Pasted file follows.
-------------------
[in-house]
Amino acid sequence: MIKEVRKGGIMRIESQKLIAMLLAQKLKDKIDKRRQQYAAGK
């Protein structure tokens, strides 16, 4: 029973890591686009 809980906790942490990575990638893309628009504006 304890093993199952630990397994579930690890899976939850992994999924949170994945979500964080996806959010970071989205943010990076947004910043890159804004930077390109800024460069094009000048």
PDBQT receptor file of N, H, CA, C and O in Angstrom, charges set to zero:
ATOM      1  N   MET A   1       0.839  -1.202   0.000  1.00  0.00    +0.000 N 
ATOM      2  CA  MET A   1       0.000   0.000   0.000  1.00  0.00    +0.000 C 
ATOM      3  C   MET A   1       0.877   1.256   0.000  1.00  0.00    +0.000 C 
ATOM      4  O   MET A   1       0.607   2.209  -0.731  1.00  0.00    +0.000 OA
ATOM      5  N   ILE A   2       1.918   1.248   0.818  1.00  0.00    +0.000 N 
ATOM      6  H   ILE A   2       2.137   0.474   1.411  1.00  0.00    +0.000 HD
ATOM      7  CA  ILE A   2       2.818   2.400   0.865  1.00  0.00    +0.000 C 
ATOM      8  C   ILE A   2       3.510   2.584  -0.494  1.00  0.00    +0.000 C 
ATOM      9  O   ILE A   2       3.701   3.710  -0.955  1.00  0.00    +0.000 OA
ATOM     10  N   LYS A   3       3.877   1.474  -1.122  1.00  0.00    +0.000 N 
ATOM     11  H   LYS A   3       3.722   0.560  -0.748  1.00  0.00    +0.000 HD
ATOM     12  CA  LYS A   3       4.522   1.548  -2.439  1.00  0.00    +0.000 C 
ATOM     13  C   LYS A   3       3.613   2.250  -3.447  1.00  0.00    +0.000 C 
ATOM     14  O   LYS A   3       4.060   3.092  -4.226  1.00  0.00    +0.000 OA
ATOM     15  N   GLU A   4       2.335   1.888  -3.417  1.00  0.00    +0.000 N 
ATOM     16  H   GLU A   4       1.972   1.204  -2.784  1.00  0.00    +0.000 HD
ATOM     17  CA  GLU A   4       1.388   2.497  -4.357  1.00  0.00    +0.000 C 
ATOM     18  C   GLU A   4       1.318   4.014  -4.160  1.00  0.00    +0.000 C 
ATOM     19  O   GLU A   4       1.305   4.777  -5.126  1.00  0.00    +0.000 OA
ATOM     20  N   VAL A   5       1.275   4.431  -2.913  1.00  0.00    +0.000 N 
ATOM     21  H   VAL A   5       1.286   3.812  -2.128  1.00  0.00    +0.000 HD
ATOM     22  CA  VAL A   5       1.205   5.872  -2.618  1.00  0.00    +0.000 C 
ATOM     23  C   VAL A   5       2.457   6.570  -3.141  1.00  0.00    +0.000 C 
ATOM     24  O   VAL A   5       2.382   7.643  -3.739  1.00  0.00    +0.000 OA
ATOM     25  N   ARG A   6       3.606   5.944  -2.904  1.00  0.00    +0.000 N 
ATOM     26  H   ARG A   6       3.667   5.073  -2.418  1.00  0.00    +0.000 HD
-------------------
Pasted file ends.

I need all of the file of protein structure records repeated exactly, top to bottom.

[in-house]
Amino acid sequence: MIKEVRKGGIMRIESQKLIAMLLAQKLKDKIDKRRQQYAAGK
């Protein structure tokens, strides 16, 4: 029973890591686009 809980906790942490990575990638893309628009504006 304890093993199952630990397994579930690890899976939850992994999924949170994945979500964080996806959010970071989205943010990076947004910043890159804004930077390109800024460069094009000048």
PDBQT receptor file of N, H, CA, C and O in Angstrom, charges set to zero:
ATOM      1  N   MET A   1       0.839  -1.202   0.000  1.00  0.00    +0.000 N 
ATOM      2  CA  MET A   1       0.000   0.000   0.000  1.00  0.00    +0.000 C 
ATOM      3  C   MET A   1       0.877   1.256   0.000  1.00  0.00    +0.000 C 
ATOM      4  O   MET A   1       0.607   2.209  -0.731  1.00  0.00    +0.000 OA
ATOM      5  N   ILE A   2       1.918   1.248   0.818  1.00  0.00    +0.000 N 
ATOM      6  H   ILE A   2       2.137   0.474   1.411  1.00  0.00    +0.000 HD
ATOM      7  CA  ILE A   2       2.818   2.400   0.865  1.00  0.00    +0.000 C 
ATOM      8  C   ILE A   2       3.510   2.584  -0.494  1.00  0.00    +0.000 C 
ATOM      9  O   ILE A   2       3.701   3.710  -0.955  1.00  0.00    +0.000 OA
ATOM     10  N   LYS A   3       3.877   1.474  -1.122  1.00  0.00    +0.000 N 
ATOM     11  H   LYS A   3       3.722   0.560  -0.748  1.00  0.00    +0.000 HD
ATOM     12  CA  LYS A   3       4.522   1.548  -2.439  1.00  0.00    +0.000 C 
ATOM     13  C   LYS A   3       3.613   2.250  -3.447  1.00  0.00    +0.000 C 
ATOM     14  O   LYS A   3       4.060   3.092  -4.226  1.00  0.00    +0.000 OA
ATOM     15  N   GLU A   4       2.335   1.888  -3.417  1.00  0.00    +0.000 N 
ATOM     16  H   GLU A   4       1.972   1.204  -2.784  1.00  0.00    +0.000 HD
ATOM     17  CA  GLU A   4       1.388   2.497  -4.357  1.00  0.00    +0.000 C 
ATOM     18  C   GLU A   4       1.318   4.014  -4.160  1.00  0.00    +0.000 C 
ATOM     19  O   GLU A   4       1.305   4.777  -5.126  1.00  0.00    +0.000 OA
ATOM     20  N   VAL A   5       1.275   4.431  -2.913  1.00  0.00    +0.000 N 
ATOM     21  H   VAL A   5       1.286   3.812  -2.128  1.00  0.00    +0.000 HD
ATOM     22  CA  VAL A   5       1.205   5.872  -2.618  1.00  0.00    +0.000 C 
ATOM     23  C   VAL A   5       2.457   6.570  -3.141  1.00  0.00    +0.000 C 
ATOM     24  O   VAL A   5       2.382   7.643  -3.739  1.00  0.00    +0.000 OA
ATOM     25  N   ARG A   6       3.606   5.944  -2.904  1.00  0.00    +0.000 N 
ATOM     26  H   ARG A   6       3.667   5.073  -2.418  1.00  0.00    +0.000 HD